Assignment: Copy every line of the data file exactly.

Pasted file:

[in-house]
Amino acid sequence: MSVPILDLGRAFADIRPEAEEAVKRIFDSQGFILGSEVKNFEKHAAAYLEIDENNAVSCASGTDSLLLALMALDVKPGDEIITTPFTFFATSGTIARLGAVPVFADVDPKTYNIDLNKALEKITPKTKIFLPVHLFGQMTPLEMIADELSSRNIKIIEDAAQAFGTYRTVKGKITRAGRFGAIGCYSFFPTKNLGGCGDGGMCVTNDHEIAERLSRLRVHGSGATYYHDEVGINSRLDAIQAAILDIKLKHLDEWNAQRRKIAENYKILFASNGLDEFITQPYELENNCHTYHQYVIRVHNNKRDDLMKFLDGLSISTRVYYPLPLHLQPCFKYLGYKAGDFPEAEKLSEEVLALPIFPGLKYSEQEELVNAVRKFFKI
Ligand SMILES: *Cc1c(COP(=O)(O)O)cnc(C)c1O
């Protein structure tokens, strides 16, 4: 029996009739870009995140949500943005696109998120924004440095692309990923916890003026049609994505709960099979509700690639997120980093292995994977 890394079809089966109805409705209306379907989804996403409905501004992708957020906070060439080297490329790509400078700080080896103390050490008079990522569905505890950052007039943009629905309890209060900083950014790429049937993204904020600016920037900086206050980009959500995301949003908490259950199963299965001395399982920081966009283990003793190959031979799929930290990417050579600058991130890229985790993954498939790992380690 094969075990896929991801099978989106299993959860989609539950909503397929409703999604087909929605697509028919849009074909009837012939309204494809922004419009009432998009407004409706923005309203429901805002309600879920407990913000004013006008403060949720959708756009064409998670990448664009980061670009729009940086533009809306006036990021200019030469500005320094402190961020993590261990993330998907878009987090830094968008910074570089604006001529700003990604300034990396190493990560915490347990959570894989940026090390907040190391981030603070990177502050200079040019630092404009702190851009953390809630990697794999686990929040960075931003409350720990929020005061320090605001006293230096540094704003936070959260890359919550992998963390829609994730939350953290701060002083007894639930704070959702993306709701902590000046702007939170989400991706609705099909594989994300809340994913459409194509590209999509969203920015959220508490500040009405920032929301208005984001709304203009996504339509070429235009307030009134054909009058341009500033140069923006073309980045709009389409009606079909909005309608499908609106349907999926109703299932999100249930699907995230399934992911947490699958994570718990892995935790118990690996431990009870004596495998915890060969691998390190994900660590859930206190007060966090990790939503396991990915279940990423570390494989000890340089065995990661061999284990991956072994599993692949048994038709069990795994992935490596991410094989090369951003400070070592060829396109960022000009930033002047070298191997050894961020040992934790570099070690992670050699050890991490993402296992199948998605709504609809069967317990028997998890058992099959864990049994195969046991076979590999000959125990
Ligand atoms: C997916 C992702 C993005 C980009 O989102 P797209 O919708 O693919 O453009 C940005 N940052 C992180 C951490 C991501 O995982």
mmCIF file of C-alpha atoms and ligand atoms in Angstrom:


[in-house]
Amino acid sequence: MSVPILDLGRAFADIRPEAEEAVKRIFDSQGFILGSEVKNFEKHAAAYLEIDENNAVSCASGTDSLLLALMALDVKPGDEIITTPFTFFATSGTIARLGAVPVFADVDPKTYNIDLNKALEKITPKTKIFLPVHLFGQMTPLEMIADELSSRNIKIIEDAAQAFGTYRTVKGKITRAGRFGAIGCYSFFPTKNLGGCGDGGMCVTNDHEIAERLSRLRVHGSGATYYHDEVGINSRLDAIQAAILDIKLKHLDEWNAQRRKIAENYKILFASNGLDEFITQPYELENNCHTYHQYVIRVHNNKRDDLMKFLDGLSISTRVYYPLPLHLQPCFKYLGYKAGDFPEAEKLSEEVLALPIFPGLKYSEQEELVNAVRKFFKI
Ligand SMILES: *Cc1c(COP(=O)(O)O)cnc(C)c1O
């Protein structure tokens, strides 16, 4: 029996009739870009995140949500943005696109998120924004440095692309990923916890003026049609994505709960099979509700690639997120980093292995994977 890394079809089966109805409705209306379907989804996403409905501004992708957020906070060439080297490329790509400078700080080896103390050490008079990522569905505890950052007039943009629905309890209060900083950014790429049937993204904020600016920037900086206050980009959500995301949003908490259950199963299965001395399982920081966009283990003793190959031979799929930290990417050579600058991130890229985790993954498939790992380690 094969075990896929991801099978989106299993959860989609539950909503397929409703999604087909929605697509028919849009074909009837012939309204494809922004419009009432998009407004409706923005309203429901805002309600879920407990913000004013006008403060949720959708756009064409998670990448664009980061670009729009940086533009809306006036990021200019030469500005320094402190961020993590261990993330998907878009987090830094968008910074570089604006001529700003990604300034990396190493990560915490347990959570894989940026090390907040190391981030603070990177502050200079040019630092404009702190851009953390809630990697794999686990929040960075931003409350720990929020005061320090605001006293230096540094704003936070959260890359919550992998963390829609994730939350953290701060002083007894639930704070959702993306709701902590000046702007939170989400991706609705099909594989994300809340994913459409194509590209999509969203920015959220508490500040009405920032929301208005984001709304203009996504339509070429235009307030009134054909009058341009500033140069923006073309980045709009389409009606079909909005309608499908609106349907999926109703299932999100249930699907995230399934992911947490699958994570718990892995935790118990690996431990009870004596495998915890060969691998390190994900660590859930206190007060966090990790939503396991990915279940990423570390494989000890340089065995990661061999284990991956072994599993692949048994038709069990795994992935490596991410094989090369951003400070070592060829396109960022000009930033002047070298191997050894961020040992934790570099070690992670050699050890991490993402296992199948998605709504609809069967317990028997998890058992099959864990049994195969046991076979590999000959125990
Ligand atoms: C997916 C992702 C993005 C980009 O989102 P797209 O919708 O693919 O453009 C940005 N940052 C992180 C951490 C991501 O995982």
mmCIF file of C-alpha atoms and ligand atoms in Angstrom: